Most days I think I am the luckiest guy in the world.  I get to work with big machines in the middle of a beautiful forest.  What more could a guy ask for.  It is no accident that I have the job that I have today.  I have always loved being in the forest, and I have always enjoyed working with machines.  Running a sawmill is the perfect combination of these two passions.

   When I started putting the sawmill operation together, I realized that I had much to learn about the machines specific to woodworking.  As I began researching these machines, I very quickly learned two things.  Woodworking machines are really really cool, and new ones are really really expensive.  Since I was starting a very capital intensive business on a shoestring, I began looking for used machines to purchase.  I have always enjoyed working on and fixing old machines, and I was not afraid of the challenges this would bring.  

It all started with a planer that my brother Reuben found on Craigslist.

craigslist ad
Here it is in 2008 right after I picked it up.

Here it is in 2008 right after I picked it up.

I had no idea what I had just purchased, except that it was amazing, and it should be able to handle any planing job that I had.  It weighed 2,400lbs!  At this point, I didn't know much about planers.  I knew it was really old, and it seemed to be in really great shape.  I had recently come across www.owwm.org, and I dove headlong into this forum, and started asking questions and reading up on old machines.  I began to understand what I had gotten myself into, and I was hooked.  I started learning about babbitt bearings, and flat belts and square cutter heads, and knife angles, etc.  I gradually got to know other members of the Old Woodworking Machines community, both in Oregon and around the country.  With their help, I was able to rebuild this planer and get it running.  It works just as well as it did 114 years ago when it first rolled out of the factory in Williamsport, PA.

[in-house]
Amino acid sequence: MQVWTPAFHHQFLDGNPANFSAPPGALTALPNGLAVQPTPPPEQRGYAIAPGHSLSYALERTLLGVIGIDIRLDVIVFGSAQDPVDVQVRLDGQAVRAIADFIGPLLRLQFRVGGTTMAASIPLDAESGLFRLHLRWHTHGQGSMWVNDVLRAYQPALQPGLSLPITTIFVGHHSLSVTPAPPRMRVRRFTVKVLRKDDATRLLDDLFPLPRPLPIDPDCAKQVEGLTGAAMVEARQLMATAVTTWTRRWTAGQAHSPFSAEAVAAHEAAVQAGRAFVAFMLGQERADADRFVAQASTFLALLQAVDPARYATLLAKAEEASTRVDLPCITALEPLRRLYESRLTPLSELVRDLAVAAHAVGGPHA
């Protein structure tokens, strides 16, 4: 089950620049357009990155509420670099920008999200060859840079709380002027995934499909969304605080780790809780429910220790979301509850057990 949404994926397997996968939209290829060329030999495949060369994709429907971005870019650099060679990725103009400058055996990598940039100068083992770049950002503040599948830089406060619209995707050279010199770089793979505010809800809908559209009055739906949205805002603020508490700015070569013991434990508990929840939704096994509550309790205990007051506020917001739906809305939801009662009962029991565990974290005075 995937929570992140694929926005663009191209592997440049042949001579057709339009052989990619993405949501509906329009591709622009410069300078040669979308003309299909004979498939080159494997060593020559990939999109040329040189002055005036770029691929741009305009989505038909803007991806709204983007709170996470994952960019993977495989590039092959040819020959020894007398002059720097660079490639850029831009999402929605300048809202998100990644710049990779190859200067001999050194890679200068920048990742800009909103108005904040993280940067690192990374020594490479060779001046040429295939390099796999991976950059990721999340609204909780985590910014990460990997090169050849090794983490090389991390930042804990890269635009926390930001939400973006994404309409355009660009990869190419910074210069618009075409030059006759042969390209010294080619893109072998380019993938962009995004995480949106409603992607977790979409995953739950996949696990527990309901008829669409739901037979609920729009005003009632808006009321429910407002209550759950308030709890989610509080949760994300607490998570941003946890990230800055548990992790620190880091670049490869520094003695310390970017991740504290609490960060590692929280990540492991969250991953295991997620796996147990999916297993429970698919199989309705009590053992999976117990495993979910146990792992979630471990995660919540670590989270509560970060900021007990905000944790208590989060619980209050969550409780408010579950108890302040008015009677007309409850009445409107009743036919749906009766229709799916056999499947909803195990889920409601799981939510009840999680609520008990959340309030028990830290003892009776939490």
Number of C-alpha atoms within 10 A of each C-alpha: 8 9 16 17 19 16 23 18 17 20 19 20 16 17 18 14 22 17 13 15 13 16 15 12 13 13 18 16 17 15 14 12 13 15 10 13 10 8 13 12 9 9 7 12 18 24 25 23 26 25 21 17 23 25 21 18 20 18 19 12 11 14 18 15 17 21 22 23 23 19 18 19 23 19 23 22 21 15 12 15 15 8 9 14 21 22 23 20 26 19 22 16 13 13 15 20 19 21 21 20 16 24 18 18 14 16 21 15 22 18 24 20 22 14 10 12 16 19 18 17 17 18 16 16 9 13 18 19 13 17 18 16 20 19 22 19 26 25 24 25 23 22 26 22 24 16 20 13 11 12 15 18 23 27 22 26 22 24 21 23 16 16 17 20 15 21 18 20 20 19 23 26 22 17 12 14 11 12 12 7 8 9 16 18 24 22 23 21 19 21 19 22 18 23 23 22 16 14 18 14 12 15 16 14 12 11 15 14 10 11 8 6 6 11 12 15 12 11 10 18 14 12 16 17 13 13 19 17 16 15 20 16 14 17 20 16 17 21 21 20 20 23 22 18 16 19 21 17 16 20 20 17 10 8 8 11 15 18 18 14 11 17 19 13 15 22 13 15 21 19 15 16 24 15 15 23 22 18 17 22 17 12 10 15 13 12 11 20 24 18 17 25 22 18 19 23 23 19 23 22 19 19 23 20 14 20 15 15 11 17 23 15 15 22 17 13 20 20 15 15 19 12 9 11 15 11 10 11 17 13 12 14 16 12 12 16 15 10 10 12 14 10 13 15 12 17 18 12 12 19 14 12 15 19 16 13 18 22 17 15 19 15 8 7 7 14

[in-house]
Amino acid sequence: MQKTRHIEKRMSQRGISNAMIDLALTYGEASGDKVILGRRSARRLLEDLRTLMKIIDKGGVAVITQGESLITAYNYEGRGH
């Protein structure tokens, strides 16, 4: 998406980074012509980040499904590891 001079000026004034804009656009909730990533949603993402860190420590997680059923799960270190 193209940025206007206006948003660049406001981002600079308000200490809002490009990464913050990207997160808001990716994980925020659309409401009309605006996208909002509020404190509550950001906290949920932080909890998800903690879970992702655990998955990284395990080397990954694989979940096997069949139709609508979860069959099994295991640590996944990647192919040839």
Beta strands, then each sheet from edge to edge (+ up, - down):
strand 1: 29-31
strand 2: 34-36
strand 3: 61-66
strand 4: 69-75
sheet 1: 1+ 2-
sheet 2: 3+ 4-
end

From 1900 American Woodworking Machinery Company catalog

From 1900 American Woodworking Machinery Company catalog

We now use it periodically to plane kiln dried lumber for customers and our own uses.

American Planer working

While this is the machine that started it all for me, I didn't stop there.  Over the last 6 years, I have been slowly collecting the machines to create an in house millwork shop, where we can make our own tongue and groove flooring.  I have learned that these machines that we affectionately refer to as "OWWM", or "Arn" are in many cases of much higher quality than comparable new machines, are a fraction of the price, and have an aesthetic beauty that is completely missing in contemporary machines.  And rebuilding these old machines has proven to be a ton of fun.

Along the way I have been lucky to get to know other member of the OWWM community.  We even hold twice yearly OWWM gatherings here in the northwest.  These gatherings mostly entail lots of standing around talking about and looking at machines.  The most recent gathering was at Zena Forest Products, and we worked on putting one of my machines back together.  Here is a video from the event, courtesy of OWWM member, woodworker and filmmaker extraordinaire Frank Howarth.  This will serve to impart a bit of the flavor of the OWWM community.  https://www.youtube.com/watch?v=OL_AcFYy5G8.  You can check out more of Frank's incredible work on his youtube page.

Besides being cool and a lot of fun, preserving, restoring, and working with these old machines has been a fascinating journey into the industrial archaeology of this nations past.  These machines were the engines of industry for first half of the 20th century.  They have for the most part been rendered obsolete by a global market dominated by low quality replaceable machinery that is manufactured elsewhere.  I feel that by putting these machines back into service, I am honoring an American manufacturing tradition that has nearly vanished.  

Zena Forest Products is a family owned business located in the Eola Hills of the Willamette Valley, Oregon.  Our family has managed the forest since 1987 with a focus on maintaining a healthy and diverse ecosystem. We work with Oregon White Oak, Western Bigleaf Maple and other native hardwoods, manufacturing durable solid hardwood flooring, and lumber for furniture and cabinetmakers.

Posted
AuthorBen Deumling